A group of Mississippi attorneys once affiliated with tort lawyer Richard “Dickie” Scruggs is barred from representing any policyholders in lawsuits against State Farm Fire and Casualty Co. over Hurricane Katrina damage, a federal judge ruled last week, citing ethical breaches.
U.S. District Judge L.T. Senter Jr., in Gulfport, Miss., also disqualified two key witnesses in the lawyers’ cases from testifying against State Farm or their former employer, a firm that helped the Bloomington, Ill.-based insurer adjust Katrina claims.
Senter’s April 4 rulings cited improper payments that Scruggs, who pleaded guilty last month to conspiring to bribe a judge, made to Cori and Kerri Rigsby.
Scruggs hired the Rigsby sisters as consultants and agreed to pay them $150,000 apiece after they gave him reams of internal State Farm records that they secretly copied while they were employed by E.A. Renfroe & Co., an Alabama-based firm that State Farm contracted.
Senter said there was no legitimate reason for those payments and that the sisters’ consulting work was a “sham.” Payments to non-expert witnesses are limited by law, Senter said.
“The payments Scruggs made to the Rigsby sisters bears no reasonable connection to any work they performed or to any expenses they incurred in testifying,” the judge wrote. “These payments were clearly improper.”
Scruggs withdrew from representing dozens if not hundreds of policyholders in cases against State Farm after he was indicted on judicial bribery charges in November 2007.
Members of the Scruggs Katrina Group formed a new legal team – the Katrina Litigation Group – to continue working on many of those cases.
However, Senter said all members of the original Scruggs Katrina Group are responsible for Scruggs’ breach of ethics because they were aware of the payments to the Rigsby sisters and did nothing to stop them.
Senter’s prohibition applies to lawyers from the Barrett Law Office, Nutt & McAlister, the Lovelace Law Firm and Hesse & Butterworth and also applies to any cases against Renfroe.
Senter’s order doesn’t specify how many policyholders are affected by his rulings, but he gave them at least 45 days to hire new lawyers or risk having their cases dismissed.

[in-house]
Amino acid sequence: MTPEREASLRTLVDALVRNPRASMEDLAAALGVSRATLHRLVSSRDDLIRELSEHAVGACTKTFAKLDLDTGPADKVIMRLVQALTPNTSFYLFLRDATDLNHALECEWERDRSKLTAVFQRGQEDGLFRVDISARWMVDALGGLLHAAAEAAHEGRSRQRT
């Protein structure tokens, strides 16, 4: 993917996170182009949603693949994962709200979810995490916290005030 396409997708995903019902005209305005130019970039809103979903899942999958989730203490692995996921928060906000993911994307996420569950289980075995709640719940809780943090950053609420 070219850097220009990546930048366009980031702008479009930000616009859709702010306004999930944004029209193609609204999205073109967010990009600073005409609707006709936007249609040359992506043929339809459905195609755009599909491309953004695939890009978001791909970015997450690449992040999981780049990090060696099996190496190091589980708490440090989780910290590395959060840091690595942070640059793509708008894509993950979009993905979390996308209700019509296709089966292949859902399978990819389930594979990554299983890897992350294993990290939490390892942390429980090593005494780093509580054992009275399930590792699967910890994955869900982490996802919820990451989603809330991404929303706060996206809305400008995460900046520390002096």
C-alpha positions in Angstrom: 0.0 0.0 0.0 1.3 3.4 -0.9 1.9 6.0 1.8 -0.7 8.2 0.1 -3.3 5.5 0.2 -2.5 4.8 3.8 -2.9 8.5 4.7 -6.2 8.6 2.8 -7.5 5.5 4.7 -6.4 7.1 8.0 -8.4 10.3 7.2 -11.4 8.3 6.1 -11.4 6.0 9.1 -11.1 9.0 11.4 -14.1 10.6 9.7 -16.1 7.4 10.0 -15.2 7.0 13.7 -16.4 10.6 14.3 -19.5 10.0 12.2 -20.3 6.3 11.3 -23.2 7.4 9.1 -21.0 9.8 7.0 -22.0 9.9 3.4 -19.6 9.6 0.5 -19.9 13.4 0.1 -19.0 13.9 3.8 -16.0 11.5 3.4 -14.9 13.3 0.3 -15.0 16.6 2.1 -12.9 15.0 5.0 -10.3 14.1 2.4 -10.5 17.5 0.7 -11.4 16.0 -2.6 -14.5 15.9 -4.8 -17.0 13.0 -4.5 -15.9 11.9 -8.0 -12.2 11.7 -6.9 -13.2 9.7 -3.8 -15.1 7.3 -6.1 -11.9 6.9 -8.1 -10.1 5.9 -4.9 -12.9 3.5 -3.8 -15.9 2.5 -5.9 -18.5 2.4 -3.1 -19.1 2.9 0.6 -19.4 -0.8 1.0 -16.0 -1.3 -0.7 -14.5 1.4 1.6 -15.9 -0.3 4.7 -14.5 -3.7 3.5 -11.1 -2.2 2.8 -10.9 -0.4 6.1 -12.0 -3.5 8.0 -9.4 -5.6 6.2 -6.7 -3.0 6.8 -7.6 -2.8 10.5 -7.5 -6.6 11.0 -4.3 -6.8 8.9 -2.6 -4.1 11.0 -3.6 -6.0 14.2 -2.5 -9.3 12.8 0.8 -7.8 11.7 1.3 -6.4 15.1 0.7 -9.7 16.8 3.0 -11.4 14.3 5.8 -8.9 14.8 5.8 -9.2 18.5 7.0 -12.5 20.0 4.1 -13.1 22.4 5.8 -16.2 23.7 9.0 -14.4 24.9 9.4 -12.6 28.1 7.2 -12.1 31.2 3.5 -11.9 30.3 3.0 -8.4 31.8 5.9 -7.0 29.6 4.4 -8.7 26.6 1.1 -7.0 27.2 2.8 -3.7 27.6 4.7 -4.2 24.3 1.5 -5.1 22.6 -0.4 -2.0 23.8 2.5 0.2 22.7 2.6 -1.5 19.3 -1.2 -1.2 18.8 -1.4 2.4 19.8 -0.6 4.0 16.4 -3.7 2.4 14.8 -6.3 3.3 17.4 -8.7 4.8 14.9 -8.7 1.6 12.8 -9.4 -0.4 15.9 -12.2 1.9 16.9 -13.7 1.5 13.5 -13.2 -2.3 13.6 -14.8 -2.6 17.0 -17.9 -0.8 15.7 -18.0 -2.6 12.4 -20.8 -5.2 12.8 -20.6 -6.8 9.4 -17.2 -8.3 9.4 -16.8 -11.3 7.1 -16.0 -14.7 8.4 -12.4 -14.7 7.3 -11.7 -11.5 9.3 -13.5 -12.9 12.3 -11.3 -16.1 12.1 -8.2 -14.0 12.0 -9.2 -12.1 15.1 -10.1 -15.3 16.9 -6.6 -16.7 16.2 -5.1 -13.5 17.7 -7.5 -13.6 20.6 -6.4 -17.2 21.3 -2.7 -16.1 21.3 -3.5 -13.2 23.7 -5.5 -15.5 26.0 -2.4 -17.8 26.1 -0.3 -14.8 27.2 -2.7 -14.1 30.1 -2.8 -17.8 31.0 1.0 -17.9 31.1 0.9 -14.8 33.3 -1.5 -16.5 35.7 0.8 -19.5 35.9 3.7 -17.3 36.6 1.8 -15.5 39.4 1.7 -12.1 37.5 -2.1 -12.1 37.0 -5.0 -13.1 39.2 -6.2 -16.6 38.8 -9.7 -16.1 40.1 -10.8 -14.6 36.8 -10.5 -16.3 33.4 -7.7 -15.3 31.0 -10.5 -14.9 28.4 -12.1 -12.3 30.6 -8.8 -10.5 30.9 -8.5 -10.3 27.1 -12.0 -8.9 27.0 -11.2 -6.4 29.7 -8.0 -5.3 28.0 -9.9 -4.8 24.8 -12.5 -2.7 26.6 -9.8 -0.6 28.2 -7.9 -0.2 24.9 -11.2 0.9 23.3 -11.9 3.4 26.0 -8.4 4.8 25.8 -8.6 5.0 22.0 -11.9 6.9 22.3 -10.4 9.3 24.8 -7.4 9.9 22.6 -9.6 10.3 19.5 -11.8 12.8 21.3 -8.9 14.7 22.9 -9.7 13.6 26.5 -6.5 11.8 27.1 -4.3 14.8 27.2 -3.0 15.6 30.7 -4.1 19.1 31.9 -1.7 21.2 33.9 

The judge also said the documents that the Rigsby sisters gave Scruggs can’t be used as evidence unless the plaintiffs lawyers can show they were obtained through “ordinary means of discovery.”
State Farm spokesman Phil Supple said the company is “very pleased” by Senter’s ruling.
“State Farm has always been interested in resolving these claims and has willingly participated in mediation, legal settlement negotiations and the (Mississippi Insurance Department) claim reevaluation program,” Supple said. “Judge Senter’s ruling today changes nothing – we are still willing to work with our customers to resolve our differences and move forward.”
Don Barrett, lead attorney for the Katrina Litigation Group, and a lawyer for the Rigsby sisters didn’t immediately return calls for comment Friday evening.
Scruggs, whose brother-in-law is former Sen. Trent Lott, R-Miss., made millions from asbestos and tobacco litigation. His work with a corporate whisteblower in the tobacco litigation was portrayed in the 1999 film “The Insider,” starring Al Pacino and Russell Crowe.
After suing State Farm for denying policyholders’ Katrina claims, Scruggs touted the Rigbsy sisters as whistleblowers and said they were helping him build cases against the insurer.
Scruggs pleaded guilty last month to conspiring to bribe Circuit Judge Henry Lackey for a favorable ruling in a dispute over $26.5 million in attorneys’ fees from a mass settlement of Katrina suits. He faces up to five years in prison and will lose his law license.
State Farm had accused Katrina Litigation Group lawyers of other ethical violations, such as using the threat of criminal prosecution by Mississippi’s attorney general to coerce State Farm into settling claims.
“While the other ethical misconduct alleged by State Farm and Renfroe are substantial, the payments to the Rigsby sisters are, in and of themselves, sufficient to warrant disqualification,” Senter wrote.
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